These are large works, and created by young artists who would normally not have access to space of enough size to contain their scale or ambition. At a time when culture is squeezed out of curricula and the everyday experience, and when the cultural sector is dominated by a gallery system and controlled spaces of cultural power, it may take emptied high-street spaces like this to provide the carcasses for a new culture to emerge. That culture, as can be seen in this show, can be playful, experimental, not beholden to a bigger system, and through that offer a critique of the very space, city, and society in which it sits.


Josh C. Wright is an early career artist living in Deptford. Having studied sculpture at Camberwell College of Arts and residing in South London ever since he is actively involved in the South London Arts community. Josh’s practice is predominantly sculptural, he salvages construction material and re-used domestic objects making precarious and uneasy forms. Since the start of 2020, he was shortlisted for the prestigious Ingram Prize, published his first artist book and most recently curated and featured in the group show The House Protects The Dreamer at D Contemporary in Mayfair.

Will Jennings is a London based writer, visual artist, and educator interested in cities, architecture, and culture. He has written for the RIBA Journal, the Journal of Civic Architecture, Quietus, The Wire, the Guardian, and Icon. He teaches history and theory at UCL Bartlett and Greenwich University, and is director of UK cultural charity Hypha Studios.


Lost in a Just-In-Time Supply Chain is an exhibition of artists all living and/or working in the Borough of Lewisham and neighbouring Greenwich and Southwark. Responding to the idea of the ‘site’, each artist in their own way draws inspiration from the city’s physical and conceptual landscape, utilising DIY and construction supplies, waste and salvaged material. True to its name, our just-in-time schedule will operate for just FOUR DAYS ONLY before our artists, artworks and materials are dispersed, this project with Hypha Studios ends and a vacant Peacocks shop becomes Pure Gym.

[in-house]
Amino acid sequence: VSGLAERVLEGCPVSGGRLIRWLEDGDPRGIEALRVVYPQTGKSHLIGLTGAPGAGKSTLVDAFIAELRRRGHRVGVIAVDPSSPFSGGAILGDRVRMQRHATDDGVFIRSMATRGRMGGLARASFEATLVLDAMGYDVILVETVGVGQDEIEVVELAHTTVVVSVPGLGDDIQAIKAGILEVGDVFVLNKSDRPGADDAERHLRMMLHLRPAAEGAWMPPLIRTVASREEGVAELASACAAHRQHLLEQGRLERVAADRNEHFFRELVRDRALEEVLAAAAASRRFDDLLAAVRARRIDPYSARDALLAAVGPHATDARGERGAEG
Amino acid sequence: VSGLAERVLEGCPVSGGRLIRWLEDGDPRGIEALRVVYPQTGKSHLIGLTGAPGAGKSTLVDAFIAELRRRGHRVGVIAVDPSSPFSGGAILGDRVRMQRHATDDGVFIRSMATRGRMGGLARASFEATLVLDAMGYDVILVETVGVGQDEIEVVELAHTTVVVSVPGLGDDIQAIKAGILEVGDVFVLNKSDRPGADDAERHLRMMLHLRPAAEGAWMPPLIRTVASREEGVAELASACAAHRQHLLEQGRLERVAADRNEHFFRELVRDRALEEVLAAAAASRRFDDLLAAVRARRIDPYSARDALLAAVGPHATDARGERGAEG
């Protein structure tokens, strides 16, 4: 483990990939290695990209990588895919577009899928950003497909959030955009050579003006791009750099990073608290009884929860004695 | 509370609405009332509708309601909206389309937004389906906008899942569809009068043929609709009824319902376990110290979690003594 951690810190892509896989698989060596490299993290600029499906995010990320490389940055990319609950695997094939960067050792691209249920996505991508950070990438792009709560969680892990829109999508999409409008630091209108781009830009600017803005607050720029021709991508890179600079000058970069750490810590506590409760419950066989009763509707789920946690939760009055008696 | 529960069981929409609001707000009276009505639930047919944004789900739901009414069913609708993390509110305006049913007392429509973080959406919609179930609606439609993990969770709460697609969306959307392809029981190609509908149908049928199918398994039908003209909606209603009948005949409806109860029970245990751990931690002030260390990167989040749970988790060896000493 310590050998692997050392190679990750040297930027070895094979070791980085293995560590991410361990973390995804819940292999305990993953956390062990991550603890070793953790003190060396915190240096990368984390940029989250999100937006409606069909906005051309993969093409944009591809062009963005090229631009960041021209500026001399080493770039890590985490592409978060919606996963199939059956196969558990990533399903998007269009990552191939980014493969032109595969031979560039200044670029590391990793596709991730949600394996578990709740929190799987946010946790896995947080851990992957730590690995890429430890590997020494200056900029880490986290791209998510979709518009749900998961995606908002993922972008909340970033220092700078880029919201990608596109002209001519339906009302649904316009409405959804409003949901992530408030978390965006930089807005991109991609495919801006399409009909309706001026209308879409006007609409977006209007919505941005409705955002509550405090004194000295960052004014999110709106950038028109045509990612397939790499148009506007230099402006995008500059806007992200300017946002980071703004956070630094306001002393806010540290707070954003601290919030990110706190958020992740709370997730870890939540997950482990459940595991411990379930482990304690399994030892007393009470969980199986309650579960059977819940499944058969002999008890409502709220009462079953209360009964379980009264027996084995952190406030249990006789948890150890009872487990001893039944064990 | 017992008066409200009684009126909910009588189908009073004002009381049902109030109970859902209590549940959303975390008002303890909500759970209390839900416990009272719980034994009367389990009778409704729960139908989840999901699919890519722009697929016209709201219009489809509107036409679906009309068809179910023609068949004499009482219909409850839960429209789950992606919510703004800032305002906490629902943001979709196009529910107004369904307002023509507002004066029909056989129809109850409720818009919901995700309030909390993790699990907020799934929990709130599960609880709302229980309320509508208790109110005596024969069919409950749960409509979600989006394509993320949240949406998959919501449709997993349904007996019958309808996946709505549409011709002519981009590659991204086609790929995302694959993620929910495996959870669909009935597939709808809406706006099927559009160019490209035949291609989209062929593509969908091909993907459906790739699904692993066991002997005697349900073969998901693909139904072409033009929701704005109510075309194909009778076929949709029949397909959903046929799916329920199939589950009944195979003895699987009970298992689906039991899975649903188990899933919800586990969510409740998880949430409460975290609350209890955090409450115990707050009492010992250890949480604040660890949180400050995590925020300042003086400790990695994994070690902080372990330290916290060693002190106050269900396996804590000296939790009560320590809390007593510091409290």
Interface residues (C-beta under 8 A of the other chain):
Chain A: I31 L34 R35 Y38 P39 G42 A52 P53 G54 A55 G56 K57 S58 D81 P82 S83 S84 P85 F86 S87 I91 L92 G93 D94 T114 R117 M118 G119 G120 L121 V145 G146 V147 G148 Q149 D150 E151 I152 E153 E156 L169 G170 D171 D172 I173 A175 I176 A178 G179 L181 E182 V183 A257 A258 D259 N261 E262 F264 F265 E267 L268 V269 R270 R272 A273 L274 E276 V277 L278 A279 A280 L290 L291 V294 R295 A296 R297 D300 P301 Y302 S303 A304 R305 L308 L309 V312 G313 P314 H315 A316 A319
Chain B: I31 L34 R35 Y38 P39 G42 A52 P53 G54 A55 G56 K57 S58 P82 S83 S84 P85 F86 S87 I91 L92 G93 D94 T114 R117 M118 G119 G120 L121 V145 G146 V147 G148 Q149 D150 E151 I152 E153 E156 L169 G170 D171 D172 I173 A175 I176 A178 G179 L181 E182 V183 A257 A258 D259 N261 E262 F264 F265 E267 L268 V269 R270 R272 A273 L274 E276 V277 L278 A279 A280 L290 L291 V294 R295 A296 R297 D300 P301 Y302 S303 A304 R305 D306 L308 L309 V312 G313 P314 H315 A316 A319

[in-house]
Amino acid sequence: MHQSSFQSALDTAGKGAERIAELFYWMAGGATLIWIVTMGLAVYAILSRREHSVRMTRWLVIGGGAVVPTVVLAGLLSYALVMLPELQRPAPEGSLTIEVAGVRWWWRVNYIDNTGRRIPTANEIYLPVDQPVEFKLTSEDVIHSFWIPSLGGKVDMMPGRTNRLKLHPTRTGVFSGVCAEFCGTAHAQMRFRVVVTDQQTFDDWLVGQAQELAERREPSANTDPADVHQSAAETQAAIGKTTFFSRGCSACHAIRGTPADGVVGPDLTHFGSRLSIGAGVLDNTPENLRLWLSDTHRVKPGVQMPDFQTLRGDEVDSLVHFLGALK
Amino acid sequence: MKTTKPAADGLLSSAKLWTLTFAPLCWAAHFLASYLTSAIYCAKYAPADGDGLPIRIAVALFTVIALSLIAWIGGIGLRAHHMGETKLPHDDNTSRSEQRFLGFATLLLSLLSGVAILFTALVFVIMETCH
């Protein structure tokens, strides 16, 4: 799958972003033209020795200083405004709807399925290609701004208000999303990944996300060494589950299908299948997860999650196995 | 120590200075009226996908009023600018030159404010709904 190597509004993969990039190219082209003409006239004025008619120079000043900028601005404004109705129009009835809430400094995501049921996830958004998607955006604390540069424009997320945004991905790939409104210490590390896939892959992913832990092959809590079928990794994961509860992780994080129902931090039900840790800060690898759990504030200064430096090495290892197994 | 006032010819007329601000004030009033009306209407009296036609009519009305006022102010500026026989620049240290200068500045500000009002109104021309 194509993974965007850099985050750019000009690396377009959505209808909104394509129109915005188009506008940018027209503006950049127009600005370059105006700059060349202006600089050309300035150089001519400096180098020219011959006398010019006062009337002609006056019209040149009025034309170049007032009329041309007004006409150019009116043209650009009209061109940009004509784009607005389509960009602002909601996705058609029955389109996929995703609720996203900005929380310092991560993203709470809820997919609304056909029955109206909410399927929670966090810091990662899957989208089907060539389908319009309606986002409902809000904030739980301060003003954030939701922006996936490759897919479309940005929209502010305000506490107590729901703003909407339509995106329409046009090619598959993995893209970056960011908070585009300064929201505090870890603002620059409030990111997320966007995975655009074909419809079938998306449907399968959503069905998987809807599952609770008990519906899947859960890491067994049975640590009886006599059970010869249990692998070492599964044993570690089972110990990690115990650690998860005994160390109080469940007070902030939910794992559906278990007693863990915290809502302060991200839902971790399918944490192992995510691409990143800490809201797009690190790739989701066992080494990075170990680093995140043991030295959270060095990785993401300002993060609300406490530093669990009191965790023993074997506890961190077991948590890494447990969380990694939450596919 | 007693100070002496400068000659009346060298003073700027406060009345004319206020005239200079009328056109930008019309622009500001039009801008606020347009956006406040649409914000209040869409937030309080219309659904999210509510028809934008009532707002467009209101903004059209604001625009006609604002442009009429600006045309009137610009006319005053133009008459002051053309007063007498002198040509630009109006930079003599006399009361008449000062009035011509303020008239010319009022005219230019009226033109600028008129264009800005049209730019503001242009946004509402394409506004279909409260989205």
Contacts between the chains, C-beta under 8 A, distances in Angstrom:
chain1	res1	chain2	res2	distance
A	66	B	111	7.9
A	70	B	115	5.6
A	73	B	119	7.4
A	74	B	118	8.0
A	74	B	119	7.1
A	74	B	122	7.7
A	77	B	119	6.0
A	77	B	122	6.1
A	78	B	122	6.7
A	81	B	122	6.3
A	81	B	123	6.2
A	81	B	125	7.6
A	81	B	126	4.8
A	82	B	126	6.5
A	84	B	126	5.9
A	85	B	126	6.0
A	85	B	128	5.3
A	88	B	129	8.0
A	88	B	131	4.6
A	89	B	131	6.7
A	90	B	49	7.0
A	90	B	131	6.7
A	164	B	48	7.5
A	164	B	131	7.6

28 April - 01 May, 2022
96-102 Rushey Green  
London, SE6 4HW

Conor Ackhurst ︎
Rob Branigan ︎
Patrick Cole ︎
Jack Evans ︎
Gabriela Pelczarska ︎
Anna Reading ︎
Catriona Robertson ︎
Alexandra Searle ︎
Alex Williamson ︎
Josh C. Wright ︎


fig.i Catriona Robertson, Underlay (rude, enormous monoliths), 2022, Concrete, Paper-concrete, Rubble, Discarded Carpet Tiles, Foam Underlay Offcuts, Polyurethane, Resin, Vacuum Form, Corrugated Plastic, steel, Plywood, Timber. Courtesy of the artist. Photograph © Rob Harris.
fig.ii Josh C. Wright, Cloud to Ground, 2022. Jesmonite, household insulation, expanding foam and wood. Courtesy of the artist.  Photograph © Rob Harris.
fig.iii Josh C. Wright, Detail of Cloud to Ground, 2022. Jesmonite, household insulation, expanding foam and wood. Courtesy of the artist.  Photograph © Will Jennings
fig.iv Rob Branigan. Checkout. 2019. Concrete. Courtesy of the artist.  Photograph © Will Jennings.
fig.v Alexandra Searle, Well Hung, 2015. Polyester resin, Fibreglass, Ratchet Strap. Courtesy of the artist. Photograph © Rob Harris.
fig.vi Alexandra Searle, Detail of Swell, 2022. TPU, Tension Wire, Air. Courtesy of the artist. Photograph © Will Jennings.
fig.vii Alexandra Searle, Swell, 2022. TPU, Tension Wire, Air. Courtesy of the artist. Photograph © Rob Harris.
fig.viii Installation View of Lost in a Just-In-Time Supply Chain, including:
Patrick Cole, Wreck, 2022. Durational Performance. Cardboard, Wood, Emulsion. Courtesy of the artist.
Gabriela Pelczarska. Big Hug. 2022. Concrete, Foam, Ratchet strap, Pillar. Courtesy of the artist.
Josh C. Wright, Stack (Notice for Proposed Development), 2022.
Josh C. Wright, Caving In, 2021
Josh C. Wright, Lost Chairboy, 2022.
All courtesy of the artists. Photograph © Rob Harris.
fig.ix Conor Ackhurst, Detail of Double Coupler, 2021. Marble, Scaffolding. Courtesy of the artist. Photograph © Will Jennings.
fig.x Conor Ackhurst, Detail of Double Coupler, 2021. Marble, Scaffolding. Courtesy of the artist. Photograph © Rob Harris.
fig.xi Gabriela Pelczarska, Detail of No Ball Games, 2022, Marble, Basketball. Courtesy of the artist. Photograph © Rob Harris.
fig.xii Gabriela Pelczarska, No Ball Games, 2022, Marble, Basketball. Courtesy of the artist. Photograph © Will Jennings.
fig.xiii Installation View of Lost in a Just-In-Time Supply Chain, Hypha Studios Catford, London. Photograph © Rob Harris.

publication date
29 April 2022

Brick, Catford, Conor Ackhurst, Rob Branigan, Capitalism, Patrick Cole, Commerce, Jack Evans, High street, Hypha Studios, Lewisham, London, Marble, Gabriela Pelczarska, Anna Reading, Catriona Robertson, Scaffold, Sculpture, Alexandra Searle, Shop, Shopping, Alex Williamson, Josh C Wright